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Doctor Who: Darkstar Academy (11th Doctor Original) by Mark Morris

01/05/2012. Contributed by Sue Davies

Buy Doctor Who: Darkstar Academy (11th Doctor Original) in the USA - or Buy Doctor Who: Darkstar Academy (11th Doctor Original) in the UK

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pub: Audio Go/BBC. 1 CD 74 minute story. Price: CD: GBP 6.94 (UK). ISBN: 978-1-40846-879-1. Download: GBP 6.79 (UK). ISBN: 978-1-40849-813-2). read by Alexander Armstrong.

check out website: www.audiogo.com

The Doctor and the recently married couple, Rory and Amy, arrive at a 1950s prep school called Darkstar Academy. They make a forced landing in the TARDIS due to the sudden and inexplicable attack of Arctron energy which causes the Doctor to pass out and see a ‘very bad’ vision of the future.

Arriving in a stable, which has never had any horses in it, is only the start of the surprises that this school offers. Our team are caught by the school prefects who seem to be above average. As they are hauled off to the headmaster for a dressing down, the companions can’t help noticing the prefects are armed with some nifty Webley revolvers.

While the Doctor convinces the headmaster he is a school inspector and therefore sets off to inspect, Rory discovers that one of the pupils is being singled out for bullying. His paternal instinct comes to the fore and he quickly saves the boy but there is something worse than school bullies lurking in the corridors and it’s not just the smell of day old cabbage. The school is the centre of the ‘very bad’ vision and the companions only have a limited time to find out just what might cause the ‘end of everything’.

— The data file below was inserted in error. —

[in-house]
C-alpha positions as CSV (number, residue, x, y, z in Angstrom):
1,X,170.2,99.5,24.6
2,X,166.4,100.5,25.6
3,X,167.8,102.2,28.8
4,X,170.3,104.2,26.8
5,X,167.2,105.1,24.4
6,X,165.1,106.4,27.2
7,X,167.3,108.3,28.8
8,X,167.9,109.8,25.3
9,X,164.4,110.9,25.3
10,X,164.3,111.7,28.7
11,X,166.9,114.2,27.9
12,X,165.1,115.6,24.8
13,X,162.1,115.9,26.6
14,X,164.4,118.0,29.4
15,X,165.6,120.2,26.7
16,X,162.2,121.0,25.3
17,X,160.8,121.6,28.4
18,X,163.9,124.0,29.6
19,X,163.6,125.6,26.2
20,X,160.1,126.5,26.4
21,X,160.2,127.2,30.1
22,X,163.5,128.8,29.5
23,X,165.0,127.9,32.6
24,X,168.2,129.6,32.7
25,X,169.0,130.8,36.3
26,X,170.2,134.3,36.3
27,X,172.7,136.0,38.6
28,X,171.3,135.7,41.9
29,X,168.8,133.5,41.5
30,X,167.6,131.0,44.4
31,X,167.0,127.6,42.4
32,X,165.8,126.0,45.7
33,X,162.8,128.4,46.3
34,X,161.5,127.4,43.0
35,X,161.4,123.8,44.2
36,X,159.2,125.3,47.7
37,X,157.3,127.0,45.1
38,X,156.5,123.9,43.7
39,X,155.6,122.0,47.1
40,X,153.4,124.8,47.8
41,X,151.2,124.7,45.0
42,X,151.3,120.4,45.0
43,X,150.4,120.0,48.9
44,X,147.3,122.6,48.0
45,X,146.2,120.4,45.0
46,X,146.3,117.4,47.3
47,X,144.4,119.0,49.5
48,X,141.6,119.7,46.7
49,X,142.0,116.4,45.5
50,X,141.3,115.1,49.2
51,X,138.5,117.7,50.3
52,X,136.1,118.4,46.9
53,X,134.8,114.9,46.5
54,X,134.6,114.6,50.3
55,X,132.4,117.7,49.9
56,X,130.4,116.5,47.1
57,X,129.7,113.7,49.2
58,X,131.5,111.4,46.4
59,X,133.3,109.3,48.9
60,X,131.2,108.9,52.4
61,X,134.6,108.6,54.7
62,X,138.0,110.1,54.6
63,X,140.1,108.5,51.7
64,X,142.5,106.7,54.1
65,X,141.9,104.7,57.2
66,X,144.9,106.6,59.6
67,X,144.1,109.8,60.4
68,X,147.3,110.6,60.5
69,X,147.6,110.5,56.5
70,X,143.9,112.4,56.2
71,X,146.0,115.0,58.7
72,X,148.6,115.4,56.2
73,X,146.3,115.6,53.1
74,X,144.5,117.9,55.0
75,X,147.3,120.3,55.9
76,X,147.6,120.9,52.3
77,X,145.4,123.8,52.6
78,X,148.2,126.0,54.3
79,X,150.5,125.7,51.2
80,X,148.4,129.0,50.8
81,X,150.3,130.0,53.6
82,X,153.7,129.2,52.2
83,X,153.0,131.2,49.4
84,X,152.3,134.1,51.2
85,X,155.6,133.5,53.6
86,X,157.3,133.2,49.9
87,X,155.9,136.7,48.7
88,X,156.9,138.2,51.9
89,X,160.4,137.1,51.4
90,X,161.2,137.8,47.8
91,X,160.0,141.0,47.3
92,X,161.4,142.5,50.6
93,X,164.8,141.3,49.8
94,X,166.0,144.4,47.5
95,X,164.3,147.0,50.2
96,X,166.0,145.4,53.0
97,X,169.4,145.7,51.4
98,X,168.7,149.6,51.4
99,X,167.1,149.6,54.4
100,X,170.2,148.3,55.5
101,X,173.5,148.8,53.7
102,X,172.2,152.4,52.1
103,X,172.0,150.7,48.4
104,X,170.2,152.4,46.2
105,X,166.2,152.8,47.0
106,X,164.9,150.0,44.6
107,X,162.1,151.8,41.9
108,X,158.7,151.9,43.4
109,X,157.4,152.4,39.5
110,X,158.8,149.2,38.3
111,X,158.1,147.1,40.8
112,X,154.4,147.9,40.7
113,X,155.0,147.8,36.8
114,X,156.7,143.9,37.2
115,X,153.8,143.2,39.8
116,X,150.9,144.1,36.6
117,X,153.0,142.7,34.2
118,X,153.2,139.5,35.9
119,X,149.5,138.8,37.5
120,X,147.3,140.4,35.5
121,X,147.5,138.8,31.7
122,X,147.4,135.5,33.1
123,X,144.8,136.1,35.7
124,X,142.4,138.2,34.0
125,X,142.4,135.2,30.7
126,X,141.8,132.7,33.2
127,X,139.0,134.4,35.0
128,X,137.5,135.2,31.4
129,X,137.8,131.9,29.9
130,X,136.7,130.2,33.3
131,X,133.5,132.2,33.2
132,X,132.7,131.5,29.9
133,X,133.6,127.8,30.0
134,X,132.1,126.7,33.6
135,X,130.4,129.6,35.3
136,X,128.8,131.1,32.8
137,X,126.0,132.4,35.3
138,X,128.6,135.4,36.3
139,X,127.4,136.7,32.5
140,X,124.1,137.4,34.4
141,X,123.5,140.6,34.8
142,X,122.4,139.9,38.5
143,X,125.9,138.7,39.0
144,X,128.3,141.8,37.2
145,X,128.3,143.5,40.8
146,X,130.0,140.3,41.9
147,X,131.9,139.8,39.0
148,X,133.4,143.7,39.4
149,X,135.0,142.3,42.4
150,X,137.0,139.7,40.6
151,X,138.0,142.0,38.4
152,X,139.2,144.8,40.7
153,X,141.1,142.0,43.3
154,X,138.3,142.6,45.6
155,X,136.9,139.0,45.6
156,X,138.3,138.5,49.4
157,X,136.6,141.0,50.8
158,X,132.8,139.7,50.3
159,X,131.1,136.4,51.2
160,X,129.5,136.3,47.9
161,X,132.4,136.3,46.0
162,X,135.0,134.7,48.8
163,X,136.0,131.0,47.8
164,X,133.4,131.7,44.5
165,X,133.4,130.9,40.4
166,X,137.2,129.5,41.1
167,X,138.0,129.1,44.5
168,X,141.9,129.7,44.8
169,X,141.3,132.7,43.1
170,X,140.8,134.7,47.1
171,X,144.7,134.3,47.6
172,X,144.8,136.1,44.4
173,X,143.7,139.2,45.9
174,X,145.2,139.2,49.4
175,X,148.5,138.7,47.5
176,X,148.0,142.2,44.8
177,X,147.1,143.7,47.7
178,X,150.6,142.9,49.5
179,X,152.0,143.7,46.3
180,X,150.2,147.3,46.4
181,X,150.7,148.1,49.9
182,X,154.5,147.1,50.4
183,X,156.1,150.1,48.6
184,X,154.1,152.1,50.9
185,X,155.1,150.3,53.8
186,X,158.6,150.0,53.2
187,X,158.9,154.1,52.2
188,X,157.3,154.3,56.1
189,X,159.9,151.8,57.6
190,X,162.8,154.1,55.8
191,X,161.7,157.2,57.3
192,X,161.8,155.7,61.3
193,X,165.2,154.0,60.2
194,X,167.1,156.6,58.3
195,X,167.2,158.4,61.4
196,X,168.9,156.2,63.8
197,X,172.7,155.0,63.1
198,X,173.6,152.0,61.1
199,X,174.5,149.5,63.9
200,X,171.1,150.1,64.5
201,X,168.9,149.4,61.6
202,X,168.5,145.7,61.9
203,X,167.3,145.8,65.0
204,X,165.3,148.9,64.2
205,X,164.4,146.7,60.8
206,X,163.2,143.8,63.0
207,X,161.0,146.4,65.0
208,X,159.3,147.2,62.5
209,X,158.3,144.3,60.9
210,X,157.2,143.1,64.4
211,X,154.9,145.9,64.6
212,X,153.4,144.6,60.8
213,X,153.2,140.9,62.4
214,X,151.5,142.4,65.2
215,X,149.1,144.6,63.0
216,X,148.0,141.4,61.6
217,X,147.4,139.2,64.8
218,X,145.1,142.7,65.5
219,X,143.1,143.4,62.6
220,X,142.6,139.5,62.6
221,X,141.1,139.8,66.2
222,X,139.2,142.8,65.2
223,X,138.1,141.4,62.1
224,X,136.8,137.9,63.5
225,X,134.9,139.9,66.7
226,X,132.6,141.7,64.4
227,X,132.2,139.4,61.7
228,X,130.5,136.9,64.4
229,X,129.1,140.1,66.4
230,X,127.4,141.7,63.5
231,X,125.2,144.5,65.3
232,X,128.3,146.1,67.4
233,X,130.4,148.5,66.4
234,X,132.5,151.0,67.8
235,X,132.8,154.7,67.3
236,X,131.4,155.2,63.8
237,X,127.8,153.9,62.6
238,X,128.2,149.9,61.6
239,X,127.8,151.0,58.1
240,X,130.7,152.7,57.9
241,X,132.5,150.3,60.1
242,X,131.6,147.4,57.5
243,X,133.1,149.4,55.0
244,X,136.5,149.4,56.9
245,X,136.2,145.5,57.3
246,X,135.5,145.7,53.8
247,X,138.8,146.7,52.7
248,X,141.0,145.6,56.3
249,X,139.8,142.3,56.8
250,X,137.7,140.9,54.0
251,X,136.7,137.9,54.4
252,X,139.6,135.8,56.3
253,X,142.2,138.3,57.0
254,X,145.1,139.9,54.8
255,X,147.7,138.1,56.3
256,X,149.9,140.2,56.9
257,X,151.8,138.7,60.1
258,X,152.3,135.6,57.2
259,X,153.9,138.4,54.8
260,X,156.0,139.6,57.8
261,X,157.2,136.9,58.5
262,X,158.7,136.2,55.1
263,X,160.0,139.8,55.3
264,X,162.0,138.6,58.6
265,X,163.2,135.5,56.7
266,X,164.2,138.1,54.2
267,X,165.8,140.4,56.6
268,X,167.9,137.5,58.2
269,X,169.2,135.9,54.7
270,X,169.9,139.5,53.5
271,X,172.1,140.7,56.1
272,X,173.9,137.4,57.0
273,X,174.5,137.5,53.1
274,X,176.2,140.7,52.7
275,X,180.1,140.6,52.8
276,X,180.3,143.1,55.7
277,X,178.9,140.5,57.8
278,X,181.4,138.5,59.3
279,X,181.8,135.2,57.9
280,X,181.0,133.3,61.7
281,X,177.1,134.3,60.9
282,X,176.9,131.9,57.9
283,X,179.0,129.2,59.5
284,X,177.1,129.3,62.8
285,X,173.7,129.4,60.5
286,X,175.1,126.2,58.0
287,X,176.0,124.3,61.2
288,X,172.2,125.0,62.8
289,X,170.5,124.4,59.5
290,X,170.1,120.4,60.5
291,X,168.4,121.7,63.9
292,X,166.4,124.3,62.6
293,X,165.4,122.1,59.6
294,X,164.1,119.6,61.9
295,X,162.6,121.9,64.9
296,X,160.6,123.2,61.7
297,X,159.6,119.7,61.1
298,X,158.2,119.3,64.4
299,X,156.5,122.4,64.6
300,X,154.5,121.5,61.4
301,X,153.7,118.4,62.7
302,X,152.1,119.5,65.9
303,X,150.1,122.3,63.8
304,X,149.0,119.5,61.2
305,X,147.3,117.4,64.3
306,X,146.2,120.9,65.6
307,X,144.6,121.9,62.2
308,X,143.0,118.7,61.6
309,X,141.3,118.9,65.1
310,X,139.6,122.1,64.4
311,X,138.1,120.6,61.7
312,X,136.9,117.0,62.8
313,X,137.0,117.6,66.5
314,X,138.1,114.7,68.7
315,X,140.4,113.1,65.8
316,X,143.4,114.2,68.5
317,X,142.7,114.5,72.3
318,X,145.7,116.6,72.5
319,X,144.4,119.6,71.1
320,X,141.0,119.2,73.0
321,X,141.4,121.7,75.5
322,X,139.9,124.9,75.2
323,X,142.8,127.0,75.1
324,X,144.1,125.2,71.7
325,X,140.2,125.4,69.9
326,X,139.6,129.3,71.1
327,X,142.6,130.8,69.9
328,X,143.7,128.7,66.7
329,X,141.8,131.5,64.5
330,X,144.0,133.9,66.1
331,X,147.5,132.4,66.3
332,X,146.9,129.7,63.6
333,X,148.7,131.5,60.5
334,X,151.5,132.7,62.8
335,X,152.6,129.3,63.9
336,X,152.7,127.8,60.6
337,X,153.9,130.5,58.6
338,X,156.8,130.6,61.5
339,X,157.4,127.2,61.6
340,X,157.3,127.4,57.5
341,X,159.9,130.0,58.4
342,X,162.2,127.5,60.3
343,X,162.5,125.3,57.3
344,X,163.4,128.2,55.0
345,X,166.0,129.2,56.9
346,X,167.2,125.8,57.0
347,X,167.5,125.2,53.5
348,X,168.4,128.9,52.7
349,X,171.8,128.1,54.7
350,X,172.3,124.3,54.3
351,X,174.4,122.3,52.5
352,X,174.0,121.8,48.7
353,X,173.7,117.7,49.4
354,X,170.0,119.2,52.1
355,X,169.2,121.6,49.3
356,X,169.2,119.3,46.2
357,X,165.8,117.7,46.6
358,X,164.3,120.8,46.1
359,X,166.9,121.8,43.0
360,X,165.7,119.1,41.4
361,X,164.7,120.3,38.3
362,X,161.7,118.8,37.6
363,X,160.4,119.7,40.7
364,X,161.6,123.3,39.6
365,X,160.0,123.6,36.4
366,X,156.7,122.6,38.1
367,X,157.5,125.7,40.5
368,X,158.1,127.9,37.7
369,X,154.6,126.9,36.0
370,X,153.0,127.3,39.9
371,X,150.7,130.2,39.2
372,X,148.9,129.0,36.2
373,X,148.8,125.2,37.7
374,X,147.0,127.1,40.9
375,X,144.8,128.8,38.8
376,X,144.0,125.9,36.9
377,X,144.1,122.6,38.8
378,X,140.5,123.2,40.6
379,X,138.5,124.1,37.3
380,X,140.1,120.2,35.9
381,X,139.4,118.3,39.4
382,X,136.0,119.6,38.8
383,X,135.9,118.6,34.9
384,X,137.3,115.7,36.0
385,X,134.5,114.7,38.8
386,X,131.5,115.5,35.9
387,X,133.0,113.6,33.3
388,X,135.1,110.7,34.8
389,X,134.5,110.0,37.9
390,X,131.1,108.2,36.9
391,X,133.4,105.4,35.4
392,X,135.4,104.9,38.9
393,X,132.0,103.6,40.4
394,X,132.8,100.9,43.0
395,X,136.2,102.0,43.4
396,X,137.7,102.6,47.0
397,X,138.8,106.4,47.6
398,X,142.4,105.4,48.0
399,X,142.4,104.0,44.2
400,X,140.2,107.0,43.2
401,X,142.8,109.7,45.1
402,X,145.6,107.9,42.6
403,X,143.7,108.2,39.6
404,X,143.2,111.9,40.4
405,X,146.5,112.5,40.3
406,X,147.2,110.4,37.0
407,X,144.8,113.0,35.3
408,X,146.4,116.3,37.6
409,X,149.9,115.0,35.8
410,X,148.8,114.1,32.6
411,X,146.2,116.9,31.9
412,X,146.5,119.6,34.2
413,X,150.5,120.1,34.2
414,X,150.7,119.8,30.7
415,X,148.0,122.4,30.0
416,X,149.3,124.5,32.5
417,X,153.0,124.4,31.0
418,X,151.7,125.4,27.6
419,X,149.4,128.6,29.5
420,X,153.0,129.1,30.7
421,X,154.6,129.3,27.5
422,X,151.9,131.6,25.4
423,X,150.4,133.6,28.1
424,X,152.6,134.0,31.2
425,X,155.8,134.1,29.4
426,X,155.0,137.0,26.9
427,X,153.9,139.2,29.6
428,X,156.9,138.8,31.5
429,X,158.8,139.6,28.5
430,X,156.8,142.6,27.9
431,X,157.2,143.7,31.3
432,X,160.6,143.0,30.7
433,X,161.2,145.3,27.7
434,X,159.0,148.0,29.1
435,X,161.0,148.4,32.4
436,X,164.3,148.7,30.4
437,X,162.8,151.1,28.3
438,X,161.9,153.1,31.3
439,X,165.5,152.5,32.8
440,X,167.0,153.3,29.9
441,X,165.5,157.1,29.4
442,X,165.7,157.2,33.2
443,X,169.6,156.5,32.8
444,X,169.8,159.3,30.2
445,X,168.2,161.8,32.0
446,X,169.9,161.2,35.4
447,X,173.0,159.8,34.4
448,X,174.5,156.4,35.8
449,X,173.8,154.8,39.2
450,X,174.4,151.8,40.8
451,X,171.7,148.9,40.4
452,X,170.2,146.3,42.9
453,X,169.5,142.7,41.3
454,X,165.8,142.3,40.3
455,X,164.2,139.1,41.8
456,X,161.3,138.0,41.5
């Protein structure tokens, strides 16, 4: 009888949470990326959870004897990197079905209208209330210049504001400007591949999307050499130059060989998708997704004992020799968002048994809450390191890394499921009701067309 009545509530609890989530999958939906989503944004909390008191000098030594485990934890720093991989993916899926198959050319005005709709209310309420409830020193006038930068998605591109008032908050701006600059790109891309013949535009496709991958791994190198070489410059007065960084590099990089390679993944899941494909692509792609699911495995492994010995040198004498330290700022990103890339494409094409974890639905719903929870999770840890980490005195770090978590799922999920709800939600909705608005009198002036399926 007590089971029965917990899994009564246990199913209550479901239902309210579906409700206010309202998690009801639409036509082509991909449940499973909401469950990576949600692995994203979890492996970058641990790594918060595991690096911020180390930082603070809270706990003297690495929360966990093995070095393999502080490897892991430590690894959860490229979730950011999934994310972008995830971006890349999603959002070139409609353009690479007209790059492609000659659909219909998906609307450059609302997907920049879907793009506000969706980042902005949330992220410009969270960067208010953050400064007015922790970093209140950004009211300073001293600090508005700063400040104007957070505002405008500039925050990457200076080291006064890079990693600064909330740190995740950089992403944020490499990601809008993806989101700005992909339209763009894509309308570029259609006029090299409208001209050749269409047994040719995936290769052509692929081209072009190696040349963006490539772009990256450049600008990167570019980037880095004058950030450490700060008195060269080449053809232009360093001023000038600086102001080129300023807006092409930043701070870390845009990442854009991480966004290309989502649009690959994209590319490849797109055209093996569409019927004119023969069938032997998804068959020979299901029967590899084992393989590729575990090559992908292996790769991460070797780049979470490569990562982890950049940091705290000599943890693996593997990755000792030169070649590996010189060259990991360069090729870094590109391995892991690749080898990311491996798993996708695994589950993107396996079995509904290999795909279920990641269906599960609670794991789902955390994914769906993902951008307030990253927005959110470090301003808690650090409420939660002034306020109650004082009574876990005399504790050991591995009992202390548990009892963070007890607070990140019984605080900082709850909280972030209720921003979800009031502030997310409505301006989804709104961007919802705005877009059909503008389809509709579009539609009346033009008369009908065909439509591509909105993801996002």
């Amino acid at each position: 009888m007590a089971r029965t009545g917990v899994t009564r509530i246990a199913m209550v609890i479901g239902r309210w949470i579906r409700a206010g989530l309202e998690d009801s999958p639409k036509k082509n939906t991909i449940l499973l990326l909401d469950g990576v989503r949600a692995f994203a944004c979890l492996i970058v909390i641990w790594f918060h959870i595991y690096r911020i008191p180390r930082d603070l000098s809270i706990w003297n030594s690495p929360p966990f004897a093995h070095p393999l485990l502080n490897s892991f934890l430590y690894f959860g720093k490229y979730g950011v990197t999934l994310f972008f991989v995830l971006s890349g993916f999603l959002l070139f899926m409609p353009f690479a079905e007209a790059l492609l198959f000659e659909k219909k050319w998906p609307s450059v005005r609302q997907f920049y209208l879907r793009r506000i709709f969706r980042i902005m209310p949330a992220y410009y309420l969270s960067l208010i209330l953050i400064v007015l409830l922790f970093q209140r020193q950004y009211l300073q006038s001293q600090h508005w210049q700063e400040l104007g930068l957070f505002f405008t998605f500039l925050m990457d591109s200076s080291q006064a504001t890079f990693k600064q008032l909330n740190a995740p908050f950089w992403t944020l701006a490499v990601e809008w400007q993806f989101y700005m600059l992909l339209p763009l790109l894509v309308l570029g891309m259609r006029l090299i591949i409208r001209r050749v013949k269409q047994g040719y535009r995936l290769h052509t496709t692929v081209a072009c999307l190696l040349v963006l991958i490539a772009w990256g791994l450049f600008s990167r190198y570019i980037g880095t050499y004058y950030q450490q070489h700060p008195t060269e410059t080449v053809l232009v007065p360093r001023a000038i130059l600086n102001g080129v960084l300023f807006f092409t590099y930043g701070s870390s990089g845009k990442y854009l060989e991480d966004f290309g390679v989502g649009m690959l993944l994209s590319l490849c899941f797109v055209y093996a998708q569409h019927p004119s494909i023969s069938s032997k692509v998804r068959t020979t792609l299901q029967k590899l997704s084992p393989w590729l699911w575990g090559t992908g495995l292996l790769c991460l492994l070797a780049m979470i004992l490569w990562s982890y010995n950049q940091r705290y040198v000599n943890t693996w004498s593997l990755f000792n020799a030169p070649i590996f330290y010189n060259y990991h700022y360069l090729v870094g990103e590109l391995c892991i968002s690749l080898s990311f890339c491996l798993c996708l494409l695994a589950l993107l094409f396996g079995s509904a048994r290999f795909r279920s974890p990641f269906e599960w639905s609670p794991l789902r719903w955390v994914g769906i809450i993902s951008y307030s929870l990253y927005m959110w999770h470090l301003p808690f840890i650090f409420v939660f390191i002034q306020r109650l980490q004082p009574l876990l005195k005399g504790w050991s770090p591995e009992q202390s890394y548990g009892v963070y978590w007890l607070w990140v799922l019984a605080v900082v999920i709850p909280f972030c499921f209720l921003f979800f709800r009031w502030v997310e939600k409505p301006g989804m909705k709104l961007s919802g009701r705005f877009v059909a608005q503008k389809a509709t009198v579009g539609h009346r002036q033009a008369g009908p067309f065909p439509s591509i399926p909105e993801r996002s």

As with all school-based adventures, there is much running down corridors and general badinage about school dinners. In fact, it’s a witty story well read by Alexander Armstrong and crams in quite a lot for the hour running time building nicely to the finish.

The descriptions are good with constant reinforcement of the attributes of our three main characters. There are some effects, mainly the wonderful theme music (I still love it) and some TARDIS action (he still keeps the brakes on it seems that will never change) with some subtle background music.

Despite the almost throwaway nature of these audio stories, especially because they can’t affect the main characters in any permanent way, there is a depth of content that allows you, if you have the time, to listen again and enjoy both the story development and the witty banter of our favourite characters. Amazingly, it does feel almost like a drama with some good scary moments. This is help both by the well-structured story by Mark Morris and by the excellent presentation by Armstrong. This is a good quality audio and by no means second-best to the TV show. It is helped by having the characters pre-established but the writer clearly is steeped in the history and love of the character and this makes it even better.

Sue Davies

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